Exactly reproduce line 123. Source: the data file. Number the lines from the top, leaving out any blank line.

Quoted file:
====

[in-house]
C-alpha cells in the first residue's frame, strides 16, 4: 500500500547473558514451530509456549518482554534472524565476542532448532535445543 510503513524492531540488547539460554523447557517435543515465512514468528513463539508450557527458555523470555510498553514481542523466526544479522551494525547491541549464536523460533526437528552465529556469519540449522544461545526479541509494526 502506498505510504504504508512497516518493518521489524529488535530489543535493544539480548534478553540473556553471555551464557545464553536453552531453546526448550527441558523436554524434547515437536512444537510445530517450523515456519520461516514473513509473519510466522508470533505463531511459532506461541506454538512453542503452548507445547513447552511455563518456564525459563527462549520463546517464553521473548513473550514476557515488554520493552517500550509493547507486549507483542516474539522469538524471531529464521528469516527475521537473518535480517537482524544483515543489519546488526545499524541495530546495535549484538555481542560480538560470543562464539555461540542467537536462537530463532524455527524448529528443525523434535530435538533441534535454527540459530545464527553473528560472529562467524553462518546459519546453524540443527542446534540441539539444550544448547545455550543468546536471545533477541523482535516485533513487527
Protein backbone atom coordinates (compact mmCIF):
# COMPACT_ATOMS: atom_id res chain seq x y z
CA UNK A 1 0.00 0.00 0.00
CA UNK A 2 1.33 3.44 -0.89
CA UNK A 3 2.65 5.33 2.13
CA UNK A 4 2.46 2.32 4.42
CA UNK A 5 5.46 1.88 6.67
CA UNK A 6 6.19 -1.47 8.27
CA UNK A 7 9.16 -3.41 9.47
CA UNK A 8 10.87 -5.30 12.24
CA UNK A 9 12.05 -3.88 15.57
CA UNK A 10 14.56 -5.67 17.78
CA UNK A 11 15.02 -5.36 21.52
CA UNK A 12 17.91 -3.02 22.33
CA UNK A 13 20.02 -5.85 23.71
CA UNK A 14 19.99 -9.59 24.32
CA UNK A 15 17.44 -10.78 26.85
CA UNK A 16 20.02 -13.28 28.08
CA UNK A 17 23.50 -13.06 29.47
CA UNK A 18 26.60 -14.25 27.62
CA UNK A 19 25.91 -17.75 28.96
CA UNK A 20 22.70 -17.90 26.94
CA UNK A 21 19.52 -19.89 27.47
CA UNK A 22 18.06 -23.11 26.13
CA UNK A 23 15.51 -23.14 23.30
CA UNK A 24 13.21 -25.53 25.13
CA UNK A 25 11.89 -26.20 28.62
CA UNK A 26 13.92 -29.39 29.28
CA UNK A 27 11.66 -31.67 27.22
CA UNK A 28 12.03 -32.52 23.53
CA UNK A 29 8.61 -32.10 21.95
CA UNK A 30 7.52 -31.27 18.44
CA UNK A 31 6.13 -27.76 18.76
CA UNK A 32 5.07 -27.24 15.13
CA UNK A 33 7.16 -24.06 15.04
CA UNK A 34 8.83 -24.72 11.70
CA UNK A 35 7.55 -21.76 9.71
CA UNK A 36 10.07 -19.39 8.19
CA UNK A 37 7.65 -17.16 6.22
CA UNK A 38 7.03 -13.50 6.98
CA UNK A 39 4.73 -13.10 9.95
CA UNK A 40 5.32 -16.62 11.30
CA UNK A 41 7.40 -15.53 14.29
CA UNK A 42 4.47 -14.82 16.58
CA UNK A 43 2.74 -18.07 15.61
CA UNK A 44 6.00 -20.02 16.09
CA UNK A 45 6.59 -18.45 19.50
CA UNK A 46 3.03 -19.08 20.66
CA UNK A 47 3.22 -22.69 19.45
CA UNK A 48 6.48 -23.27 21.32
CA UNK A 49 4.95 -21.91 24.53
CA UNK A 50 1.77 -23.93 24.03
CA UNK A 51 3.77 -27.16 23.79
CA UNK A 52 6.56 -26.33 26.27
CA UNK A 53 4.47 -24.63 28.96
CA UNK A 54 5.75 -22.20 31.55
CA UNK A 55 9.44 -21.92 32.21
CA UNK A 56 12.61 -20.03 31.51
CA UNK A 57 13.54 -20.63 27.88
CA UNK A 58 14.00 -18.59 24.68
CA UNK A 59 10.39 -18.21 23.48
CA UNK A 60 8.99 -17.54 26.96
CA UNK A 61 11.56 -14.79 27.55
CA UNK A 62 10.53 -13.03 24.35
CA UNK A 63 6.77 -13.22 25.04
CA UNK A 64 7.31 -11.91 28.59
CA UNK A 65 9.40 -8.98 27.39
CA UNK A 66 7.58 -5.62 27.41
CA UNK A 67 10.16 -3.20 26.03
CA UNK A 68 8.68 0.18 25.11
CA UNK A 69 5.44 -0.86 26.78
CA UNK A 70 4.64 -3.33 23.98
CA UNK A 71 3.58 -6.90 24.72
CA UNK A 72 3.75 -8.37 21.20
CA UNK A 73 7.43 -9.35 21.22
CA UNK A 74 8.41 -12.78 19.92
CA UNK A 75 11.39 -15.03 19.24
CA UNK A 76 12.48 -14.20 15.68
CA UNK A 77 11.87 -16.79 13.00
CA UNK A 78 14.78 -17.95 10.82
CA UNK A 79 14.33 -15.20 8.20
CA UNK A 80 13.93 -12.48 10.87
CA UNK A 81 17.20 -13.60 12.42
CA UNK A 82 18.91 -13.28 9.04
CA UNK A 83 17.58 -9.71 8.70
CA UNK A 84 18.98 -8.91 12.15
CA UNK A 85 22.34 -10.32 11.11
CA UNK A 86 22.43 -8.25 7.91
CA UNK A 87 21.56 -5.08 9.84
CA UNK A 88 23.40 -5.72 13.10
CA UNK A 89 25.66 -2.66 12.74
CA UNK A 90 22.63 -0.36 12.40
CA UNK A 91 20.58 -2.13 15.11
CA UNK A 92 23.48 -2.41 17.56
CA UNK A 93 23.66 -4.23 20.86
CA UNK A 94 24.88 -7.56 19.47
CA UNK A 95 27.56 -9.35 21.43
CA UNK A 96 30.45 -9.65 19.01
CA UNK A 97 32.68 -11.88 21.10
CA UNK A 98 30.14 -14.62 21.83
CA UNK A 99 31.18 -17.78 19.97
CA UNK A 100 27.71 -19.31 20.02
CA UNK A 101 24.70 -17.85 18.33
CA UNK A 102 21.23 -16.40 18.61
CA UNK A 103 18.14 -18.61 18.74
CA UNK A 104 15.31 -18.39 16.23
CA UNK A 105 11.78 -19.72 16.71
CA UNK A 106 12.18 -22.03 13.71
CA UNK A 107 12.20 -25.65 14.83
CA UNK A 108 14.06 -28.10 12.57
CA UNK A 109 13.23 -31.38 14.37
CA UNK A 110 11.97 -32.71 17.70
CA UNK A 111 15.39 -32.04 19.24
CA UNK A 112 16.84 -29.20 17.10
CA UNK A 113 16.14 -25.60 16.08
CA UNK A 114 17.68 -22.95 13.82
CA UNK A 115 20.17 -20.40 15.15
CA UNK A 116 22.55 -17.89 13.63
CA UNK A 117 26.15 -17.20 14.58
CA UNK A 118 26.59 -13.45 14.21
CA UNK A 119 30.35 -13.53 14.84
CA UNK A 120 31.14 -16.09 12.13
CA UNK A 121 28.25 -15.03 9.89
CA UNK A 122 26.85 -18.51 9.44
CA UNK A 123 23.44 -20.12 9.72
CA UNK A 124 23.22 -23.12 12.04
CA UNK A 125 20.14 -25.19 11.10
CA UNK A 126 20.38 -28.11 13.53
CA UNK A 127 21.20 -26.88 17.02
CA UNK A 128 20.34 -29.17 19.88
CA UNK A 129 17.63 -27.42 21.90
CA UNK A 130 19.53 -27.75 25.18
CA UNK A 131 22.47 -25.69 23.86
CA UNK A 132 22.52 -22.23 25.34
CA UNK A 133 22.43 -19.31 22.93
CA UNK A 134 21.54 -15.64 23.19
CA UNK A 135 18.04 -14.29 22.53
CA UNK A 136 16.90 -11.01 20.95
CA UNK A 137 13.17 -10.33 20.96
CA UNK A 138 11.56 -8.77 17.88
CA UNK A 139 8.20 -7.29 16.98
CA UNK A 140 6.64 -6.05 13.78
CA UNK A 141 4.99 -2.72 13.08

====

CA UNK A 119 30.35 -13.53 14.84